City History


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The city originated around 1195 and takes its name from the castle situated on a mountain spur above the Rur River. It is mentioned for the first time in 1198 as Mons Ioci and then in 1217 as Munioie and as Monjoje in 1226. The name is a typical castle name from the setting of the Crusades. Walram of Limburg-Monschau, the first lord of the castle and subsequently the Duke of Castle Lim, is known as a crusader in the Holy Land in 1197.  
Monjoye dominated the written form during the Late Middle Ages and in the Early Modern Times. Around 1800, the Montjoie form arose during the French rule in the Rhineland. By official decree, the name was “Germanized” into Monschau in autumn of 1918 as the result of the lost First World War and the ensuing Francophobia.
A formal bestowal of authorisation as a town does not exist, but there have been multiple confirmations of the customary rights as a town since 1476.  
The town of Monschau had gained its municipal structure of today through the integration of the independent municipalities, Höfen, Imgenbroich, Kalterherberg, Konzen, Mützenich und Rohren   on January 1, 1972.

Main features of the history

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The Monschau Castle's location of today was established at the end of the 12th century by the Dukes of Limburg. It is the third castle complex following its predecessors in Reichenstein (today, a cloister on the Rur between Mützenich and Kalterherberg) and in Monschau (the Haller Ruin situated above the confluence of the Laufenbach and the Rur).
After the takeover of the Limburger Duchy by Heinrich IV in 1226, the lords of Monschau were established from the Limburger branch up to 1266. A united Monschau-Valkenburg territorial lordship followed from 1269-70 up to the extinction of the male line in 1352. In the subsequent Valkenburger succession dispute, the lords of Schönau-Schönforst as well as the Margrave of Jülich, among others, acquired the rights to the rule Monschau, which had finally fell to the Duchy of Jülich as a commission in 1435. French revolutionary troops entered Monschau in 1794. After the recapture of the areas on the left side of the Rhine River and in accordance with the decisions of the Vienna Convention, Monschau went to Prussia in 1816. In 1856, a Prussian town order was granted to the Rhine province.
The castle had been continuously developed up to the 17th century. Under the Monschau-Valkenburger reign, it had undergone an extensive enlargement including an outer ward with a spacious chapel. This further included an encircling wall with three gates for the settlement that had additionally originated on the eastern foot of the castle mountain in the meantime.
The municipal development proceeded hesitantly. A tax granted in 1489 served for the maintenance of the fortification. During the Guelderian Wars, Monschau was conquered by imperial troops in 1543. The castle was severely damaged and the town was completely destroyed from the tower house to the rear gate. Only in the course of the rebuilding did the development extend northward past the town walls to the Laufenbach and its confluence with the Rur downstream. Initially Brandenburg-occupied in the Jülich succession dispute of 1609, the Pfalz-Neuburger competitor, Wolfgang-Wilhelm, captured the city and castle with the help of the Spaniards in 1622 in order to ultimately assume dominion. With this, the rise to more town-like qualities began, particularly since the town and its surroundings remained largely spared from the destruction and plundering of the Thirty Years' War and the subsequent wars. Among other things, there are indications of this from the introduction of town accounting, the opening of an elementary school and the construction of a city hall in 1654 as well as the construction of an independent church of its own when the parish separated from the then existing Konzen parish in 1639 (consecration in 1650).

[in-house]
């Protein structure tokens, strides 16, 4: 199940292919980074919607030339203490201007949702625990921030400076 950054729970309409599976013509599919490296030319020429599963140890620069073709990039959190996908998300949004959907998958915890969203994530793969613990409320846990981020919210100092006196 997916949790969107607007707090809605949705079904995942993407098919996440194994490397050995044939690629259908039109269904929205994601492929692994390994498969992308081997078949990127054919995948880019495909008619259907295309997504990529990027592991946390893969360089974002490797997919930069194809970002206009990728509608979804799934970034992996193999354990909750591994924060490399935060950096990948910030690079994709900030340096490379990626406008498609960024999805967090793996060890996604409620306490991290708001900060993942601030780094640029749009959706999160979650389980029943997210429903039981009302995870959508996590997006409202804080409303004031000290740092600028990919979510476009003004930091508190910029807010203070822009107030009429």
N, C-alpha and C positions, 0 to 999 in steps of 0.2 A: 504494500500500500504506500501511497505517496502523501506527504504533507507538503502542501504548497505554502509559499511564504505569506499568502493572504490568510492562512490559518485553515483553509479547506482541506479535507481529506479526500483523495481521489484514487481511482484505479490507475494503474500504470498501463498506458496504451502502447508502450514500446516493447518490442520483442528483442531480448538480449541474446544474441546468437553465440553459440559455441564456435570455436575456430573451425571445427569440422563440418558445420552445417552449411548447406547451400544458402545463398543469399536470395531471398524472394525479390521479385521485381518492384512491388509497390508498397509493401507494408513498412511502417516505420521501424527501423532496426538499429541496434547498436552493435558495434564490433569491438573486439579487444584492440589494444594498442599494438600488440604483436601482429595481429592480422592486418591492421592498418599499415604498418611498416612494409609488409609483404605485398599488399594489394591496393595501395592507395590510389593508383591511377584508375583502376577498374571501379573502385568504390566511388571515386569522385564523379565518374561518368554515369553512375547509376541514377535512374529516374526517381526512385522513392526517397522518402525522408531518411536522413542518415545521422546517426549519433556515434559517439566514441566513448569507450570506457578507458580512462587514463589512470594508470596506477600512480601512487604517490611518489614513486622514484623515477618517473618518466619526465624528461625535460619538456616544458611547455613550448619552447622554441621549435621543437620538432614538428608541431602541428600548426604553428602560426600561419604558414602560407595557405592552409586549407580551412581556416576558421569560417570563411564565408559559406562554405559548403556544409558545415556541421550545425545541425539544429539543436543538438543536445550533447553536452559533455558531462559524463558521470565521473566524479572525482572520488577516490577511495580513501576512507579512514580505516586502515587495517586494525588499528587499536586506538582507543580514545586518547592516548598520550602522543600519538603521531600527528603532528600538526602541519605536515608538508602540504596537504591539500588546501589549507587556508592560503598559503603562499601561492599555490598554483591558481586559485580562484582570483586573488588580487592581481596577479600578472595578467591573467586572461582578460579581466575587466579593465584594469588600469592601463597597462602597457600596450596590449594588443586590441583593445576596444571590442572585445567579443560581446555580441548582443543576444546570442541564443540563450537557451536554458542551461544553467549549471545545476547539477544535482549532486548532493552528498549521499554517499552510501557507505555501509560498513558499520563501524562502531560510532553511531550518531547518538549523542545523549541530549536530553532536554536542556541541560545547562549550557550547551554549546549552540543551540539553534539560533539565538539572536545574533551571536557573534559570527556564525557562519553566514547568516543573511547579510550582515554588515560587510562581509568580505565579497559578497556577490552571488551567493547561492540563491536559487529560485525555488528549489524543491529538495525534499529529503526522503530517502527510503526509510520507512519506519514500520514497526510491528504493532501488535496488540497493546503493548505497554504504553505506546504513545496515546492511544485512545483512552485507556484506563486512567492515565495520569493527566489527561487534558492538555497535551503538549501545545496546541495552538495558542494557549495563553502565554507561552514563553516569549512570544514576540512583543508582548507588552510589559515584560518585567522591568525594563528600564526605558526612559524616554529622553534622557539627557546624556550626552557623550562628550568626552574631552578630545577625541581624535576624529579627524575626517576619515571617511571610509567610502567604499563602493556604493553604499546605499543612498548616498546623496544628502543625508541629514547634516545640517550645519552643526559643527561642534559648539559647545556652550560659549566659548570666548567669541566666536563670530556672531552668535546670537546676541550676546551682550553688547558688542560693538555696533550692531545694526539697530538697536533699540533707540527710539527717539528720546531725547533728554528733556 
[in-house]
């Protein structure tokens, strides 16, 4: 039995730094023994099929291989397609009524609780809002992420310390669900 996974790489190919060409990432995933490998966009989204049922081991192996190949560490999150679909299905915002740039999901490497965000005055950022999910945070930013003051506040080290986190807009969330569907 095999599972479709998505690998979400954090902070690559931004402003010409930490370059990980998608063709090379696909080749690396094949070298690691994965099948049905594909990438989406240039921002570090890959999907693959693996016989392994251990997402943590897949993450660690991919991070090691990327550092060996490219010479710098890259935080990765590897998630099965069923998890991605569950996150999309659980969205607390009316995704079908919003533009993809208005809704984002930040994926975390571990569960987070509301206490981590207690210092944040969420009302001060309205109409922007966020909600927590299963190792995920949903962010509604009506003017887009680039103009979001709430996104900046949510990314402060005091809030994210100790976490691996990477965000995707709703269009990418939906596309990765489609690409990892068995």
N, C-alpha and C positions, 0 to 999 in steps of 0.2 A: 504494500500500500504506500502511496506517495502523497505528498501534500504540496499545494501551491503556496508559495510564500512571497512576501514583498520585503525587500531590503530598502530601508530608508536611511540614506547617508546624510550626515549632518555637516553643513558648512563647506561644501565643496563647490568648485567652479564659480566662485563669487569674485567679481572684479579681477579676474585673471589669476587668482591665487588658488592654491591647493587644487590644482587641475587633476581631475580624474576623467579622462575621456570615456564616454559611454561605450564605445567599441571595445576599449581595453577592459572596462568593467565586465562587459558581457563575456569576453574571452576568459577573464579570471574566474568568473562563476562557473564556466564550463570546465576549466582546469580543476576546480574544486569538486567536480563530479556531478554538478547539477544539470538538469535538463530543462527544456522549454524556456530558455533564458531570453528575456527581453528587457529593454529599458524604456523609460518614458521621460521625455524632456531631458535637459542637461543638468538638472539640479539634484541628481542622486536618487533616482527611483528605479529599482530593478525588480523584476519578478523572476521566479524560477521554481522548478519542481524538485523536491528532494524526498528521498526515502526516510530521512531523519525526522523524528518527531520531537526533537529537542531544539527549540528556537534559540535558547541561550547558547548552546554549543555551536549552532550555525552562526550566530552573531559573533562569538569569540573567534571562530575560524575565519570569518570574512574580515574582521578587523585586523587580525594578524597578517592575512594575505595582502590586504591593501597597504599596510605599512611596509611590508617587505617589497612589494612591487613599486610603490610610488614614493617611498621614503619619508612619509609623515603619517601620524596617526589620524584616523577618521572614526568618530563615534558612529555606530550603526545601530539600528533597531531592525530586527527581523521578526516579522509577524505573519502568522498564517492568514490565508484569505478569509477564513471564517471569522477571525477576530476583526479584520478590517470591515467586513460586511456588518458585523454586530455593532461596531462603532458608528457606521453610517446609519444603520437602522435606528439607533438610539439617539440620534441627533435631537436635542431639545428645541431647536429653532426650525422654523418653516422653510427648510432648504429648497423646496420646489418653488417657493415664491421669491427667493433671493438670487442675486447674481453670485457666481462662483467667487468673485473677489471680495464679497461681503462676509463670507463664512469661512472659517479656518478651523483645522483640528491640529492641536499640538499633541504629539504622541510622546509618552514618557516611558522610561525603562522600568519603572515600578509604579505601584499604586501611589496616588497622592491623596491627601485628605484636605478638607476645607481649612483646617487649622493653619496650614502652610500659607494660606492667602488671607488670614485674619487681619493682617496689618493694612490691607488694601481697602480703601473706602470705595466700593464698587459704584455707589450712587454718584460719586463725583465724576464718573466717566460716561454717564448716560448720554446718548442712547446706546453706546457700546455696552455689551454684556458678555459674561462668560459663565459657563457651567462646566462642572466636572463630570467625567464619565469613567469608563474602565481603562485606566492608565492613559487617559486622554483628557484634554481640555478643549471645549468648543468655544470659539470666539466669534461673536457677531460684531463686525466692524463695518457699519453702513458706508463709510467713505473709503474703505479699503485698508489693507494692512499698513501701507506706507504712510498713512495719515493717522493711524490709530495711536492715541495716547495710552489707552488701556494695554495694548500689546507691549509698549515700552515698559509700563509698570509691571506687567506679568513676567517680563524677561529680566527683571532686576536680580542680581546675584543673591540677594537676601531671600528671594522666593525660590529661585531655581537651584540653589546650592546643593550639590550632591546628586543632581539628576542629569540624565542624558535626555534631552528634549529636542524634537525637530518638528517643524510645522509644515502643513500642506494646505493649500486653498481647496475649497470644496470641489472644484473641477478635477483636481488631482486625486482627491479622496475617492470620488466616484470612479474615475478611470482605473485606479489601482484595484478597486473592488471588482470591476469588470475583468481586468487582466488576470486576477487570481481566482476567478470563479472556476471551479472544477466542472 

As the result of a quick takeover in September,1944 by the American military during the Second World War, Monschau remained largely undestroyed in comparison to the towns in the surrounding regions that, to some extent, were fiercely embattled.

City of the cloth makers

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The location far-removed from thoroughfares and the chaos of war allowed for a widely undisturbed development of an infrastructure for high-quality woollen cloth production in the 17th century. Contrary to a much-repeated depiction, these were not Aachen religious refugees, but rather local families (Schmitz in Monschau, Offermann in Imgenbroich) that had expedited the new trade. Spanish merino wool was already being processed in the first decades of the 18th century. Nevertheless, the location had to struggle with serious problems in selling its wool as the result of the lacking on-site marketplace and the privileges of the older production sites in the Duchy of Jülich.